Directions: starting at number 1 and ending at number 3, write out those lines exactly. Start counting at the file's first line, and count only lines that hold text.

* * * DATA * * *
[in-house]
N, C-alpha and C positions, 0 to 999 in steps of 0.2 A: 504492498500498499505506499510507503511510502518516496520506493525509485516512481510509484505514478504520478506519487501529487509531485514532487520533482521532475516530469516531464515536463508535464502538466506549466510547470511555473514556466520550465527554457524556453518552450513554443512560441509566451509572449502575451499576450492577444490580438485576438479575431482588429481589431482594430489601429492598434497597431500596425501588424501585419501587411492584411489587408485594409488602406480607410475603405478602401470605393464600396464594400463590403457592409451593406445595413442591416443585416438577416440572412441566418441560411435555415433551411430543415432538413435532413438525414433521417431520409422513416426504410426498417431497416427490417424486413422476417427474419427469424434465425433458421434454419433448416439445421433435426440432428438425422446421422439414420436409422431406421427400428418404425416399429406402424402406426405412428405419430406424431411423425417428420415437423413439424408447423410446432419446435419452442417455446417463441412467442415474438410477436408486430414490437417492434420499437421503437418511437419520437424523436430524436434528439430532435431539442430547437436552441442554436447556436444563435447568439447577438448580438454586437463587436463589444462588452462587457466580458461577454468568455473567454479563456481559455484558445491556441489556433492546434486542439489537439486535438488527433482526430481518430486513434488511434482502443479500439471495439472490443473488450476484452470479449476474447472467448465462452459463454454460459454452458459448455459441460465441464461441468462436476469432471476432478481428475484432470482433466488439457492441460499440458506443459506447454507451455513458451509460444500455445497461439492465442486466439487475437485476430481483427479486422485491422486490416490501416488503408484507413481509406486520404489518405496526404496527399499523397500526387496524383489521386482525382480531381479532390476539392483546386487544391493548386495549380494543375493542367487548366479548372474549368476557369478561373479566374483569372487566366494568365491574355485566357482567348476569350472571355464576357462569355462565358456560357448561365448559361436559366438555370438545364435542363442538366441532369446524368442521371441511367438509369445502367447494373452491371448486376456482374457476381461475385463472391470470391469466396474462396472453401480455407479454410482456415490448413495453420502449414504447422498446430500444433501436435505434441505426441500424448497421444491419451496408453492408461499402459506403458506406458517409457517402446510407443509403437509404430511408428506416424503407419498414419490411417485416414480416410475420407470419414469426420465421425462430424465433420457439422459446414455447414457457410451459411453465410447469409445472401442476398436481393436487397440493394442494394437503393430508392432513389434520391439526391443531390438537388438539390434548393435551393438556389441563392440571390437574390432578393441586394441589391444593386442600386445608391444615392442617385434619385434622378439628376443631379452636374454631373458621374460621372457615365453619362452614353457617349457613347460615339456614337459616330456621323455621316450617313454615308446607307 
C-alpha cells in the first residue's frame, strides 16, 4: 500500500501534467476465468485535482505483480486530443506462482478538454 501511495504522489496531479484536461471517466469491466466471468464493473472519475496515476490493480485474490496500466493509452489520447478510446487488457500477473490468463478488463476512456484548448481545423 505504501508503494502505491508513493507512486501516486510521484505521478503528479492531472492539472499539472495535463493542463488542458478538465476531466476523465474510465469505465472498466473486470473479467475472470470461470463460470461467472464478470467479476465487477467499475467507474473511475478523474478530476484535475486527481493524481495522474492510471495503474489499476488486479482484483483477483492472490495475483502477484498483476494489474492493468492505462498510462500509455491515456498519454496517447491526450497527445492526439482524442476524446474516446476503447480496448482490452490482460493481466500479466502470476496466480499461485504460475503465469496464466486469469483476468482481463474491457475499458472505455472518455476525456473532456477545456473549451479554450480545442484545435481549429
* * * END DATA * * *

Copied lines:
[in-house]
N, C-alpha and C positions, 0 to 999 in steps of 0.2 A: 504492498500498499505506499510507503511510502518516496520506493525509485516512481510509484505514478504520478506519487501529487509531485514532487520533482521532475516530469516531464515536463508535464502538466506549466510547470511555473514556466520550465527554457524556453518552450513554443512560441509566451509572449502575451499576450492577444490580438485576438479575431482588429481589431482594430489601429492598434497597431500596425501588424501585419501587411492584411489587408485594409488602406480607410475603405478602401470605393464600396464594400463590403457592409451593406445595413442591416443585416438577416440572412441566418441560411435555415433551411430543415432538413435532413438525414433521417431520409422513416426504410426498417431497416427490417424486413422476417427474419427469424434465425433458421434454419433448416439445421433435426440432428438425422446421422439414420436409422431406421427400428418404425416399429406402424402406426405412428405419430406424431411423425417428420415437423413439424408447423410446432419446435419452442417455446417463441412467442415474438410477436408486430414490437417492434420499437421503437418511437419520437424523436430524436434528439430532435431539442430547437436552441442554436447556436444563435447568439447577438448580438454586437463587436463589444462588452462587457466580458461577454468568455473567454479563456481559455484558445491556441489556433492546434486542439489537439486535438488527433482526430481518430486513434488511434482502443479500439471495439472490443473488450476484452470479449476474447472467448465462452459463454454460459454452458459448455459441460465441464461441468462436476469432471476432478481428475484432470482433466488439457492441460499440458506443459506447454507451455513458451509460444500455445497461439492465442486466439487475437485476430481483427479486422485491422486490416490501416488503408484507413481509406486520404489518405496526404496527399499523397500526387496524383489521386482525382480531381479532390476539392483546386487544391493548386495549380494543375493542367487548366479548372474549368476557369478561373479566374483569372487566366494568365491574355485566357482567348476569350472571355464576357462569355462565358456560357448561365448559361436559366438555370438545364435542363442538366441532369446524368442521371441511367438509369445502367447494373452491371448486376456482374457476381461475385463472391470470391469466396474462396472453401480455407479454410482456415490448413495453420502449414504447422498446430500444433501436435505434441505426441500424448497421444491419451496408453492408461499402459506403458506406458517409457517402446510407443509403437509404430511408428506416424503407419498414419490411417485416414480416410475420407470419414469426420465421425462430424465433420457439422459446414455447414457457410451459411453465410447469409445472401442476398436481393436487397440493394442494394437503393430508392432513389434520391439526391443531390438537388438539390434548393435551393438556389441563392440571390437574390432578393441586394441589391444593386442600386445608391444615392442617385434619385434622378439628376443631379452636374454631373458621374460621372457615365453619362452614353457617349457613347460615339456614337459616330456621323455621316450617313454615308446607307 
C-alpha cells in the first residue's frame, strides 16, 4: 500500500501534467476465468485535482505483480486530443506462482478538454 501511495504522489496531479484536461471517466469491466466471468464493473472519475496515476490493480485474490496500466493509452489520447478510446487488457500477473490468463478488463476512456484548448481545423 505504501508503494502505491508513493507512486501516486510521484505521478503528479492531472492539472499539472495535463493542463488542458478538465476531466476523465474510465469505465472498466473486470473479467475472470470461470463460470461467472464478470467479476465487477467499475467507474473511475478523474478530476484535475486527481493524481495522474492510471495503474489499476488486479482484483483477483492472490495475483502477484498483476494489474492493468492505462498510462500509455491515456498519454496517447491526450497527445492526439482524442476524446474516446476503447480496448482490452490482460493481466500479466502470476496466480499461485504460475503465469496464466486469469483476468482481463474491457475499458472505455472518455476525456473532456477545456473549451479554450480545442484545435481549429